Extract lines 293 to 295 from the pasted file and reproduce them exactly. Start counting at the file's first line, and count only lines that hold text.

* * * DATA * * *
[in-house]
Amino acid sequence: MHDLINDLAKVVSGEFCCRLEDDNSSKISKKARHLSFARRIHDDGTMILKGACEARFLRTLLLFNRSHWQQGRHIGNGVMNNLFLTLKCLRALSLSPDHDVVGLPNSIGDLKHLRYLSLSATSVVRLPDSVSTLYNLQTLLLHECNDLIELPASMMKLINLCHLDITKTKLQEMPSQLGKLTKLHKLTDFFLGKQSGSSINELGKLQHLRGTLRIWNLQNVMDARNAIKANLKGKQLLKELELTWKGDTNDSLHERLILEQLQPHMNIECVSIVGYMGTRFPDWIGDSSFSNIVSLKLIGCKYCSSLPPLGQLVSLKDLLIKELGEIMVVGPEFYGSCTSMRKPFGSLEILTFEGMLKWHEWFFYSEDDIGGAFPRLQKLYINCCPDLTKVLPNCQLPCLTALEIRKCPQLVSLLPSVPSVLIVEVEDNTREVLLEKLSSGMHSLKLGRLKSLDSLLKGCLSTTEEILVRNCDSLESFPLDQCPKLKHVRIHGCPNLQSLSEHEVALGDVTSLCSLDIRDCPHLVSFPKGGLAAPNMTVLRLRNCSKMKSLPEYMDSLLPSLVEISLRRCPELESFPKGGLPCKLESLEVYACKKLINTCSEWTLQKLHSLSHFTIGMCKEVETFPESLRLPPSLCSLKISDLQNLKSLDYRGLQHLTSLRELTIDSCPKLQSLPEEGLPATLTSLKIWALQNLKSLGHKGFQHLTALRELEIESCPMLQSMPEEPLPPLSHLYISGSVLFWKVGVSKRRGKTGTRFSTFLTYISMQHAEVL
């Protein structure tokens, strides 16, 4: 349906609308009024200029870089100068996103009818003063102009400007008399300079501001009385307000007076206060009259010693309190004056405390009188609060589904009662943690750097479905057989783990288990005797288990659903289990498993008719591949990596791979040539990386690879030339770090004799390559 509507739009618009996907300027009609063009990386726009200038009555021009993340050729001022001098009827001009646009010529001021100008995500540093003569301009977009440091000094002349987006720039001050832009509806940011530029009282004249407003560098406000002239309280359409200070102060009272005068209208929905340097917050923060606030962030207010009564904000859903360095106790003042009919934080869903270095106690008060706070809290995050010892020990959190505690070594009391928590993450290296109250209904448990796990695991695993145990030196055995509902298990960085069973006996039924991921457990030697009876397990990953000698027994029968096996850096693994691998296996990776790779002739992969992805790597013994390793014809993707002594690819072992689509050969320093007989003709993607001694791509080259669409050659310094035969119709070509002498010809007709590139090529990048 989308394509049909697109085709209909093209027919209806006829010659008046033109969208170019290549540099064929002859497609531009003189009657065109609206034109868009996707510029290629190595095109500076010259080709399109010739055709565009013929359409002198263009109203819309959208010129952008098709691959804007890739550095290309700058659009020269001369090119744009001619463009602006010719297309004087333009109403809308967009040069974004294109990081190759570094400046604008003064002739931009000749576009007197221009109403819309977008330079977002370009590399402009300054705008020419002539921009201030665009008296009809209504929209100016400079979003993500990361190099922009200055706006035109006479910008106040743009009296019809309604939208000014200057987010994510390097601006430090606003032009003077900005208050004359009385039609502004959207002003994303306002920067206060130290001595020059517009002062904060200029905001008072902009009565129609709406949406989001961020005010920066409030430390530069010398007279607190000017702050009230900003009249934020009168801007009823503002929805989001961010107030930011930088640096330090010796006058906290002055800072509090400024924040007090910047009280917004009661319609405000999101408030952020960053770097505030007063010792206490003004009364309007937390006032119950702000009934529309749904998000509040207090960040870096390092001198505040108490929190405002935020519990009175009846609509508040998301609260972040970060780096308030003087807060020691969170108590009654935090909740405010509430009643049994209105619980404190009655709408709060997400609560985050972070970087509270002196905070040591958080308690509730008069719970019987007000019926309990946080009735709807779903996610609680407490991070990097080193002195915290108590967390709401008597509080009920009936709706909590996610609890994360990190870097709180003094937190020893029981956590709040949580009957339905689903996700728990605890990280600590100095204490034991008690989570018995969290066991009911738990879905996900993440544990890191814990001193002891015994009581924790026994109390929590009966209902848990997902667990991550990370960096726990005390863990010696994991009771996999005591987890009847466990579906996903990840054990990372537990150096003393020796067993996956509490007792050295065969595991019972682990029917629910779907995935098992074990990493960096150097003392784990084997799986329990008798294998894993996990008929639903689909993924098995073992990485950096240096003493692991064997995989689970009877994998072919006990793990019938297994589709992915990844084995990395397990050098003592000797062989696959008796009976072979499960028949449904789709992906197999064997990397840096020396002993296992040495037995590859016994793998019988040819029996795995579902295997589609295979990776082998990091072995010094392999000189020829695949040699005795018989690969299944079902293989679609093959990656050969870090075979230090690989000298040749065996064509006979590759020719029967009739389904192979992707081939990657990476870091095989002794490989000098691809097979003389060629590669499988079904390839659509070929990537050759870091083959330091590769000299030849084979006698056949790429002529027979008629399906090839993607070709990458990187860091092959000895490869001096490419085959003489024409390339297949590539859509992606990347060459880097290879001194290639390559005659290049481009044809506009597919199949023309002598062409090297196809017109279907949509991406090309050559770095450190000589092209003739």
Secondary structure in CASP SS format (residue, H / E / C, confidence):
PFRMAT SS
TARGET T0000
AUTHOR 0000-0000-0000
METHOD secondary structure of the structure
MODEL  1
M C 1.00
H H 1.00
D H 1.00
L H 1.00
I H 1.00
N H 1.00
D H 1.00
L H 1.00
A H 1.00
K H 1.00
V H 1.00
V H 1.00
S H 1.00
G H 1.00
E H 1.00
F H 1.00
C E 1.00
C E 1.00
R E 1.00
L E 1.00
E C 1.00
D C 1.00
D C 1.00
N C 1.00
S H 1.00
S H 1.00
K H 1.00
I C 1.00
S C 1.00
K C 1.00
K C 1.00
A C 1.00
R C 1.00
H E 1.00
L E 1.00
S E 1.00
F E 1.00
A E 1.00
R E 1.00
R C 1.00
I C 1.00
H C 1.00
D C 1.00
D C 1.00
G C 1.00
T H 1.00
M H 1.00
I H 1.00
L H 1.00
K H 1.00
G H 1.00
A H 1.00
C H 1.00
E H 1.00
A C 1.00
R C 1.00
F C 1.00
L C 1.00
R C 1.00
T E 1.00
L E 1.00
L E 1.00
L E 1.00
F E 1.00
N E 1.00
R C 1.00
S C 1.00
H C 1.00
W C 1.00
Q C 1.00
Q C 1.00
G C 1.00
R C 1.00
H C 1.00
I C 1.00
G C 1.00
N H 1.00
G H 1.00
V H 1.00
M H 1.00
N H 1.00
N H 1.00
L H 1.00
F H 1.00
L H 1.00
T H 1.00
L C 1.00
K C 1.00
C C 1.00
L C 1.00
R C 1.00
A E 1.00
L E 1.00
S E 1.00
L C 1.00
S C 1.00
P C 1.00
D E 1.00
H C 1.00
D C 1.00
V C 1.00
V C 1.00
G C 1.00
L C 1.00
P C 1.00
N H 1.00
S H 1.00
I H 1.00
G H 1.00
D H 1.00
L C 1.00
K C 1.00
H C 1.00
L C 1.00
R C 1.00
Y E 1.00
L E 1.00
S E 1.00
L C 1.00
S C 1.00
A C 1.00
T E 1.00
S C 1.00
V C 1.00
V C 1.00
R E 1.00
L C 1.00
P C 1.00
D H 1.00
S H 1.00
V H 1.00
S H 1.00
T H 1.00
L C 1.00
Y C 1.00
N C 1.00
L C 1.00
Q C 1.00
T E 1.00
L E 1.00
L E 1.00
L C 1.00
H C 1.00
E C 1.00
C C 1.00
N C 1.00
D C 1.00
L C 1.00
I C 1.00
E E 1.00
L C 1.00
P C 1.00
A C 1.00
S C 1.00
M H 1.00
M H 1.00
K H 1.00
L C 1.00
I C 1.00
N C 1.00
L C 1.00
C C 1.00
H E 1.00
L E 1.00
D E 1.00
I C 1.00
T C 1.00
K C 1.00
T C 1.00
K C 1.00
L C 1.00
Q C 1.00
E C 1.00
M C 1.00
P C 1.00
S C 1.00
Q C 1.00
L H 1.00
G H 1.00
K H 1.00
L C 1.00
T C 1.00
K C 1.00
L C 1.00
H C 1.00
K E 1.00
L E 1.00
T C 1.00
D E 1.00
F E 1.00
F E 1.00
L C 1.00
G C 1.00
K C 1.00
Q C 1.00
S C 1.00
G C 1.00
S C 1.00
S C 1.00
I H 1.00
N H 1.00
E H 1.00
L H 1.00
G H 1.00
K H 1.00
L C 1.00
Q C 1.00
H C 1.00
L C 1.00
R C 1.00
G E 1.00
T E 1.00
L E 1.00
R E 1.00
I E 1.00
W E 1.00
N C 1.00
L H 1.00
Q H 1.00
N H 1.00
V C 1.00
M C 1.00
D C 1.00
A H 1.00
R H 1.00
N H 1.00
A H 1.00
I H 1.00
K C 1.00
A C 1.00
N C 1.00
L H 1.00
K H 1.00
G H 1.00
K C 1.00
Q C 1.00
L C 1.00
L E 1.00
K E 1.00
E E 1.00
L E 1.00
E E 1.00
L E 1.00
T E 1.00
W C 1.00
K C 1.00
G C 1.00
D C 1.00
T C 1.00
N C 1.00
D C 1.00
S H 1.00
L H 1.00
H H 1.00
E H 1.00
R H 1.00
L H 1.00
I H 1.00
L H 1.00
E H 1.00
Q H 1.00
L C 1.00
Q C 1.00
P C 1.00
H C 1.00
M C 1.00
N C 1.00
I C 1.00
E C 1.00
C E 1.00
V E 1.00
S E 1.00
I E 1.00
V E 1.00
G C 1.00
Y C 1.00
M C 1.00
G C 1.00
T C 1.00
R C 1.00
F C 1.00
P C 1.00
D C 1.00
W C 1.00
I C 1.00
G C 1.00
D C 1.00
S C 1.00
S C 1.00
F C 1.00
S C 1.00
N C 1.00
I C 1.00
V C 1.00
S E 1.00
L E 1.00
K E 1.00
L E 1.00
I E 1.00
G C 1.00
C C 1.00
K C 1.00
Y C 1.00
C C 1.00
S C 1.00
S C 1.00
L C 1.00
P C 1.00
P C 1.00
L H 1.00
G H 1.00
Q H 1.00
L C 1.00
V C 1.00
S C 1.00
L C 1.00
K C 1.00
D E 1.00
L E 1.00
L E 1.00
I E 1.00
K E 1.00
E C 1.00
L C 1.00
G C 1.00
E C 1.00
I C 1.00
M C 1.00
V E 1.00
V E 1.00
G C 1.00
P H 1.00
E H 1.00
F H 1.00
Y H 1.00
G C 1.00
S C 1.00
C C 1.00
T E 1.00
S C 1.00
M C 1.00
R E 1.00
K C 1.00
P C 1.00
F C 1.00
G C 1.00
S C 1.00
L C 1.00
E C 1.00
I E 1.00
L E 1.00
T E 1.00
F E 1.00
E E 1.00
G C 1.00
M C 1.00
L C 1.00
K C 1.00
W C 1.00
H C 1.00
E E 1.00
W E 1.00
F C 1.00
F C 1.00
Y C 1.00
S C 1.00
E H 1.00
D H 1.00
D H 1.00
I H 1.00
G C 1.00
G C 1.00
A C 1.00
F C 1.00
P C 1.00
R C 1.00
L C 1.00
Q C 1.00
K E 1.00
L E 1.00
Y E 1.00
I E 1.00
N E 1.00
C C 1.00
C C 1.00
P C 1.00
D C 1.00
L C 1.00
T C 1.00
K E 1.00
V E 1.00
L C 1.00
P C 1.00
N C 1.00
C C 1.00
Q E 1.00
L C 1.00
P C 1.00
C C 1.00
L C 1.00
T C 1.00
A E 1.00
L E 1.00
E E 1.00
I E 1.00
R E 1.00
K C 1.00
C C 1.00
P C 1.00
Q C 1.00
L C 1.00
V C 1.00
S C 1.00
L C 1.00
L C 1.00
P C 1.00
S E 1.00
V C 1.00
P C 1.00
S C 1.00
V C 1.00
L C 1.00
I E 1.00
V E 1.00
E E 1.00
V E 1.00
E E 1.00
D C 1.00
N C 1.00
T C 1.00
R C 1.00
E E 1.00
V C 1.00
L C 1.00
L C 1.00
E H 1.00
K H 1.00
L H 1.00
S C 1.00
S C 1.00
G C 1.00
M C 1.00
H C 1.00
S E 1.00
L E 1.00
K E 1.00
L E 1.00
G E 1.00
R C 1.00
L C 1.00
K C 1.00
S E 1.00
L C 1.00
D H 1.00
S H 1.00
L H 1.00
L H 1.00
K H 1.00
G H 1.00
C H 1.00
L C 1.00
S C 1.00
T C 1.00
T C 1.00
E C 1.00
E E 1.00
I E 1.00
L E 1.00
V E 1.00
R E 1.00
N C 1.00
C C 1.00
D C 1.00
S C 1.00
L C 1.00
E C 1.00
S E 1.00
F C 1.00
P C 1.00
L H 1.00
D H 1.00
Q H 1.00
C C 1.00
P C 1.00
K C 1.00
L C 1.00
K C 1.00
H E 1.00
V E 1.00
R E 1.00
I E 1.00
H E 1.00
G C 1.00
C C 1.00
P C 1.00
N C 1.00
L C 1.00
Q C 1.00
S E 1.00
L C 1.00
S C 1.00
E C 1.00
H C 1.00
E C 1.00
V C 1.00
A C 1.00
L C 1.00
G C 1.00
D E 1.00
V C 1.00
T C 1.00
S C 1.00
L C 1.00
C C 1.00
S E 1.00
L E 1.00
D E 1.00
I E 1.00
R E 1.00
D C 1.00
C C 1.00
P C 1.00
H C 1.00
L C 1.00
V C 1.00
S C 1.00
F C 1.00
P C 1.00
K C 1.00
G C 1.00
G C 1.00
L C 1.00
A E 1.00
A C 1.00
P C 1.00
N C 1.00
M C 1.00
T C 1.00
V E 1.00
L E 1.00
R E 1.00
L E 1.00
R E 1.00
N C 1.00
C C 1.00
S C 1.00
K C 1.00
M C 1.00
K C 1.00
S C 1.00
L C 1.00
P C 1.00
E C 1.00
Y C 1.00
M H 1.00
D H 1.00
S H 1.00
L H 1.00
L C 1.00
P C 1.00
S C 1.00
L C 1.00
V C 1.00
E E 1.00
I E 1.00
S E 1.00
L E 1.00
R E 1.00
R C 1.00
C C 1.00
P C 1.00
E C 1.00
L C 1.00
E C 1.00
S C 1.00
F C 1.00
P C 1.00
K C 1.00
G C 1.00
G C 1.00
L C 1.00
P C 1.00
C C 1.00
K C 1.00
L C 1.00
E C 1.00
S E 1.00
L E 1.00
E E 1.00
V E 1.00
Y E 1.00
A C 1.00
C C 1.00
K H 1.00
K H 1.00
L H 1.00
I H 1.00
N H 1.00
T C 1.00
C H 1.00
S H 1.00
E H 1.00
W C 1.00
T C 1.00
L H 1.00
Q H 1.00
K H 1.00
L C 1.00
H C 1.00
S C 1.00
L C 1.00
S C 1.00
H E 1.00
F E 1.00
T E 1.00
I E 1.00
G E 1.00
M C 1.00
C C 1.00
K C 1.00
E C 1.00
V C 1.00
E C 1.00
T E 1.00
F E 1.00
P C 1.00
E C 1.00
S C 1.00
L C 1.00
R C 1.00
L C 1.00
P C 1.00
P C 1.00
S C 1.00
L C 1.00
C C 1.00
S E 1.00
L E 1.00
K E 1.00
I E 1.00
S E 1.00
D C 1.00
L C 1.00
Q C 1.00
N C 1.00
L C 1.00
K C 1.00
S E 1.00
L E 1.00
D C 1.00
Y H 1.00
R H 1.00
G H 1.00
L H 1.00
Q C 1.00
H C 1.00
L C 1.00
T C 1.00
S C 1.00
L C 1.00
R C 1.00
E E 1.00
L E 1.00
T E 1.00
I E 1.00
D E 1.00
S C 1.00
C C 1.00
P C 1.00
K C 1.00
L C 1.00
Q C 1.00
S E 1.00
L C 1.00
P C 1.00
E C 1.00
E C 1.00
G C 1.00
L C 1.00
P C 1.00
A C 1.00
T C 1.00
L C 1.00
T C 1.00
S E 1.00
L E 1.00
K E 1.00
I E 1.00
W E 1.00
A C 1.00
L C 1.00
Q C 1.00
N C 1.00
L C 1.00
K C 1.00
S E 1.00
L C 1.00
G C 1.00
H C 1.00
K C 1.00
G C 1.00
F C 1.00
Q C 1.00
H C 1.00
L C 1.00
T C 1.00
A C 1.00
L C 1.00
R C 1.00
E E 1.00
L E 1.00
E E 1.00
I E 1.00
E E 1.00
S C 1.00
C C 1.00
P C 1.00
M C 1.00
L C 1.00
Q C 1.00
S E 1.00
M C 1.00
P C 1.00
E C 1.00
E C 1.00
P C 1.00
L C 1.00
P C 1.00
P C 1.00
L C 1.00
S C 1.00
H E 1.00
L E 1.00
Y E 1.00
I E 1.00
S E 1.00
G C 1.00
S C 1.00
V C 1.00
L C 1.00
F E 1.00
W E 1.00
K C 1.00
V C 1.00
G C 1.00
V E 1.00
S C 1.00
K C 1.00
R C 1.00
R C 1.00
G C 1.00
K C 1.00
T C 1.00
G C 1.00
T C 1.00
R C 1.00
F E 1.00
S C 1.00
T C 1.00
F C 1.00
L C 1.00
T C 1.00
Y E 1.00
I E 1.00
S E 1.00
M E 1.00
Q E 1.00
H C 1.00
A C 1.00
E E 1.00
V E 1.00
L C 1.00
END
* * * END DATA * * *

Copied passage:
W C 1.00
I C 1.00
G C 1.00